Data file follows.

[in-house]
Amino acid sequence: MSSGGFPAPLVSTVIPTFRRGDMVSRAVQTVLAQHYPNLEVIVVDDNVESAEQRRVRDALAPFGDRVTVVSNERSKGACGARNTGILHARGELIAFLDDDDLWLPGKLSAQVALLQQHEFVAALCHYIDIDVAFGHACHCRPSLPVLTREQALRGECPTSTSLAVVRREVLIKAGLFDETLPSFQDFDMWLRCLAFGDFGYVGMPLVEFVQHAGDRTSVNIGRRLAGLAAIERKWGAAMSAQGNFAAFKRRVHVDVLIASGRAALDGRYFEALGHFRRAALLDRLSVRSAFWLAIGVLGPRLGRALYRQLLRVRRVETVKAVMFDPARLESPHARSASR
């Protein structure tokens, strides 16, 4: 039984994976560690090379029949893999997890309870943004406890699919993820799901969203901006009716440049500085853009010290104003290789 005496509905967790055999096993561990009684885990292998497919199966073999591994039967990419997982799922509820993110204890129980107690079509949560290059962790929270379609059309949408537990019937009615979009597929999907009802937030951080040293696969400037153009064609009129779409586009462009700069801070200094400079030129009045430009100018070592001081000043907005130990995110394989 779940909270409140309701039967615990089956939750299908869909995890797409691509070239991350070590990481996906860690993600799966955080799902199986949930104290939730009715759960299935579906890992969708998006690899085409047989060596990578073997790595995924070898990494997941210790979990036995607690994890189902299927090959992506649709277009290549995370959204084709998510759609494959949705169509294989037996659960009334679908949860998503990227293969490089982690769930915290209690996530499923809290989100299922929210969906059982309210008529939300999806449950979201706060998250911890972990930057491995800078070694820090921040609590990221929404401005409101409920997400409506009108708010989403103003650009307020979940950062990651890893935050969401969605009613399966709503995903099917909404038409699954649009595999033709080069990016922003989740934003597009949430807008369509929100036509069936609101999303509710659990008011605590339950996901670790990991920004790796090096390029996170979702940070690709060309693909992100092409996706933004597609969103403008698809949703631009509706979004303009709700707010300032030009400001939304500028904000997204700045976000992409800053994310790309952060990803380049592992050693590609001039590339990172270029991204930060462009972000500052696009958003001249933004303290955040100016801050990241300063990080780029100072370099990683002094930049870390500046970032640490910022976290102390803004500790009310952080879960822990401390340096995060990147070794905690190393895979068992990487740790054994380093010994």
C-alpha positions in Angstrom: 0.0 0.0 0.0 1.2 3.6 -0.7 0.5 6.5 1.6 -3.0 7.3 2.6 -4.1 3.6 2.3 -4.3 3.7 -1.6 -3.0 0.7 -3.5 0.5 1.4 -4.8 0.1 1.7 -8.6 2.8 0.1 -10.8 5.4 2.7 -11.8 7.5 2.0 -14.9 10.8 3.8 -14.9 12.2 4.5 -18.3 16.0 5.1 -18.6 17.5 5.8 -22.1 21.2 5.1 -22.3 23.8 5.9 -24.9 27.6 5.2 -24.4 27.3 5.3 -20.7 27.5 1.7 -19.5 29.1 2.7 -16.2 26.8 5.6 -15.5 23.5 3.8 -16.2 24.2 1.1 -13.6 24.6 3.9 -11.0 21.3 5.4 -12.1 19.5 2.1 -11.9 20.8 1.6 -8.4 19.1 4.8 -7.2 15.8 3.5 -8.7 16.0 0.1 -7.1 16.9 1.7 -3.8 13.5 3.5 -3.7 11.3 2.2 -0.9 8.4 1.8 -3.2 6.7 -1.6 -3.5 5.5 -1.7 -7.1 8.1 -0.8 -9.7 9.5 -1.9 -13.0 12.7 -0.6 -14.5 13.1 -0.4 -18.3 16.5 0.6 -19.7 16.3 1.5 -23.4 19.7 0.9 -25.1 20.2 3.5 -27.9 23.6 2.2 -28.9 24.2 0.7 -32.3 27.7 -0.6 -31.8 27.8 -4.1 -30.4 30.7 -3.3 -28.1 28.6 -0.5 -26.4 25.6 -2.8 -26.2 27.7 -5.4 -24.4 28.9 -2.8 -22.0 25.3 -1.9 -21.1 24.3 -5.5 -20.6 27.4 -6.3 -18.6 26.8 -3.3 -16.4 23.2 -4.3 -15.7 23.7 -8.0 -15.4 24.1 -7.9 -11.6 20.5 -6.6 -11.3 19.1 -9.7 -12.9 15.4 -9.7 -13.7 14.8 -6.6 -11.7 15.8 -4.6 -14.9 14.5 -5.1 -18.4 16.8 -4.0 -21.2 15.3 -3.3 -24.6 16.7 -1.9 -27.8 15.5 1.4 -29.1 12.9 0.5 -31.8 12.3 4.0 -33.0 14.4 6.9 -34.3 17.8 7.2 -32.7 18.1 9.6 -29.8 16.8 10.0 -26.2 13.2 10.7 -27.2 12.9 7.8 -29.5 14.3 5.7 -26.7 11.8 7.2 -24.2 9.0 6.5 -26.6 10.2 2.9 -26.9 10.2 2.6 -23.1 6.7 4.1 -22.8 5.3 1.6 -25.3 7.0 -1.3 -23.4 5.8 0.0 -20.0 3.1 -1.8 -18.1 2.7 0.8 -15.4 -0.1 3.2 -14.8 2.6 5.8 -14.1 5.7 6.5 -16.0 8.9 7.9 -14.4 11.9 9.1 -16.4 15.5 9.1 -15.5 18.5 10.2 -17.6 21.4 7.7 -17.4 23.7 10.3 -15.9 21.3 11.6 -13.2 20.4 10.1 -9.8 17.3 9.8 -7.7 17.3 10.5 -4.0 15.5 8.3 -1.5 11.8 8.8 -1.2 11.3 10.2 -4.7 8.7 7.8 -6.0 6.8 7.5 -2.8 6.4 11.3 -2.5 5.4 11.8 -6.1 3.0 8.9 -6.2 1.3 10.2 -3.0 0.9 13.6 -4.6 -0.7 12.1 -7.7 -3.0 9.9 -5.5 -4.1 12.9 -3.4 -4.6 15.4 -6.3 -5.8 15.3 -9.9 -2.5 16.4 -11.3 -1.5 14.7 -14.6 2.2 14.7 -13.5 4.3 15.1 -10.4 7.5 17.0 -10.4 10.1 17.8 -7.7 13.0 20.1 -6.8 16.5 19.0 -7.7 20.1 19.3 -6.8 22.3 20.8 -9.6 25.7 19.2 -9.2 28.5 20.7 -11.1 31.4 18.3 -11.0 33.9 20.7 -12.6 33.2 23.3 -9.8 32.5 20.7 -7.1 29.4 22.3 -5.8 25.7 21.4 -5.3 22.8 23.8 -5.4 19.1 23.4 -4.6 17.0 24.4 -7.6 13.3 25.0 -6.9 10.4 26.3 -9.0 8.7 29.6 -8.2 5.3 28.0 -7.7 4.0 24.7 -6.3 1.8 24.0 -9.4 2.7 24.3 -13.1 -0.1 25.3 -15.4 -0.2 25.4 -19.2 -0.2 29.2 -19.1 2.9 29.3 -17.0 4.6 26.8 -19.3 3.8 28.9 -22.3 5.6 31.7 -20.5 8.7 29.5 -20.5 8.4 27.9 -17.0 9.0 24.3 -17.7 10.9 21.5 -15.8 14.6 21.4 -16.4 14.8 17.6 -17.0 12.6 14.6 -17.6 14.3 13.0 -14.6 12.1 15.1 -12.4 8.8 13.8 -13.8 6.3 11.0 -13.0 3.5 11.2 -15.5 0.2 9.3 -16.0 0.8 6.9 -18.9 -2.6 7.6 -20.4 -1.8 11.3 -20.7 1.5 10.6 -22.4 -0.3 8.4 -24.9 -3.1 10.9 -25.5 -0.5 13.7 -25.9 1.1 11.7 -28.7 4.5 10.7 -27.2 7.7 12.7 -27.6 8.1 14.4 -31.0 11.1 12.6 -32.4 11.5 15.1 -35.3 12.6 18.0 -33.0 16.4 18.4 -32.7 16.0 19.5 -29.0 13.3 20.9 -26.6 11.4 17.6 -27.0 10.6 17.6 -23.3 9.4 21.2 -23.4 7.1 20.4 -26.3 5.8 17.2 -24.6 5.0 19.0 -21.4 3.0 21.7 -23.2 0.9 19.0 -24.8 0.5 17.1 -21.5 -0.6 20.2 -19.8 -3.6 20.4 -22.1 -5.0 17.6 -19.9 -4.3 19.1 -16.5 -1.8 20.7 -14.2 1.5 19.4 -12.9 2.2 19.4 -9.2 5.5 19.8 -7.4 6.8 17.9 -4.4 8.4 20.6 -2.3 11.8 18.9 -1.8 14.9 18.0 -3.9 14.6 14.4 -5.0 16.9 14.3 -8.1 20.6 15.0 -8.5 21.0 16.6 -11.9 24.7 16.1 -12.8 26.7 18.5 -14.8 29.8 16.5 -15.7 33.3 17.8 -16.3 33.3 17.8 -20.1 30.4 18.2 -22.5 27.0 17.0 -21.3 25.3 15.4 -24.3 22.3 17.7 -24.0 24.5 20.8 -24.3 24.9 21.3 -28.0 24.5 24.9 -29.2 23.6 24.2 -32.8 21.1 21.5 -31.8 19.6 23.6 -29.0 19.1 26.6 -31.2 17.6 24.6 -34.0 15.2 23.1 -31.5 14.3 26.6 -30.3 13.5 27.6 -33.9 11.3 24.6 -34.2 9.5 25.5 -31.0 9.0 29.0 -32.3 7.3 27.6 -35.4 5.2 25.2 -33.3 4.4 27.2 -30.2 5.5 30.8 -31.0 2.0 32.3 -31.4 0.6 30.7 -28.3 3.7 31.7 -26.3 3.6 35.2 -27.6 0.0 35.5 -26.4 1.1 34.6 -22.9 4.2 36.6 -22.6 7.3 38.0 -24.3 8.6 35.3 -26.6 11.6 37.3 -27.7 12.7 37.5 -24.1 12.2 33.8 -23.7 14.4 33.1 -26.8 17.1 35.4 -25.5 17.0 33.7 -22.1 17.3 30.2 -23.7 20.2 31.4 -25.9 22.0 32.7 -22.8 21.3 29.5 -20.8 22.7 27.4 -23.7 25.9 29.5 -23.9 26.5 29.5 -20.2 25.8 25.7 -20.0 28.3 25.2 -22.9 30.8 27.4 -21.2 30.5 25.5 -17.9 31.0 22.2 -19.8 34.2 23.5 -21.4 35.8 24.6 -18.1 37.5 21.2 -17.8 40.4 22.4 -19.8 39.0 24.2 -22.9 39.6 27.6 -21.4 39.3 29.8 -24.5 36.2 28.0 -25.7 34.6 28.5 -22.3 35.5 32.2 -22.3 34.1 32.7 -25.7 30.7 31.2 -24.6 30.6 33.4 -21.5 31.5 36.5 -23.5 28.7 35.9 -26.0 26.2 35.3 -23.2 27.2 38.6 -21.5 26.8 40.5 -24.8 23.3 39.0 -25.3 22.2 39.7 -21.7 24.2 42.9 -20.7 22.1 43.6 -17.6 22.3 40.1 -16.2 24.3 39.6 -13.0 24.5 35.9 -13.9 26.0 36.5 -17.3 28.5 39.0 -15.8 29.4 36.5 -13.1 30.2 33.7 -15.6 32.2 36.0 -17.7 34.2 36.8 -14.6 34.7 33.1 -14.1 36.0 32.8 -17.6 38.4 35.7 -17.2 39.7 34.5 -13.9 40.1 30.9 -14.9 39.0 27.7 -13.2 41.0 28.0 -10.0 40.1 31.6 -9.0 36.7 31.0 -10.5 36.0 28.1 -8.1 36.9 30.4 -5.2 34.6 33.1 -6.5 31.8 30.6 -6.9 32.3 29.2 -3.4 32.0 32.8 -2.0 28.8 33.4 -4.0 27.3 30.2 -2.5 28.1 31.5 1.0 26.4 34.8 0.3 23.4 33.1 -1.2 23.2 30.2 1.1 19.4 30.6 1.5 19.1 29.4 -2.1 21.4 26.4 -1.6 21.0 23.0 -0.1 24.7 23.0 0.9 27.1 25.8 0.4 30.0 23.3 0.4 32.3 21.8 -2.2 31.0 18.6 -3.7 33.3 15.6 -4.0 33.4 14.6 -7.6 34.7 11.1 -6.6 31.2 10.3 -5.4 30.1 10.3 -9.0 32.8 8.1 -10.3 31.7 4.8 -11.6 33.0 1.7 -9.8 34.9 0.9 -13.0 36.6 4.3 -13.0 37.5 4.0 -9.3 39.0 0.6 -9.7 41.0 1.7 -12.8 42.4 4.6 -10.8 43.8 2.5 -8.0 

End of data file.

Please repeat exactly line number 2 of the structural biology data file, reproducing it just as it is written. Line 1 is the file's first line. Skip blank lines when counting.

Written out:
Amino acid sequence: MSSGGFPAPLVSTVIPTFRRGDMVSRAVQTVLAQHYPNLEVIVVDDNVESAEQRRVRDALAPFGDRVTVVSNERSKGACGARNTGILHARGELIAFLDDDDLWLPGKLSAQVALLQQHEFVAALCHYIDIDVAFGHACHCRPSLPVLTREQALRGECPTSTSLAVVRREVLIKAGLFDETLPSFQDFDMWLRCLAFGDFGYVGMPLVEFVQHAGDRTSVNIGRRLAGLAAIERKWGAAMSAQGNFAAFKRRVHVDVLIASGRAALDGRYFEALGHFRRAALLDRLSVRSAFWLAIGVLGPRLGRALYRQLLRVRRVETVKAVMFDPARLESPHARSASR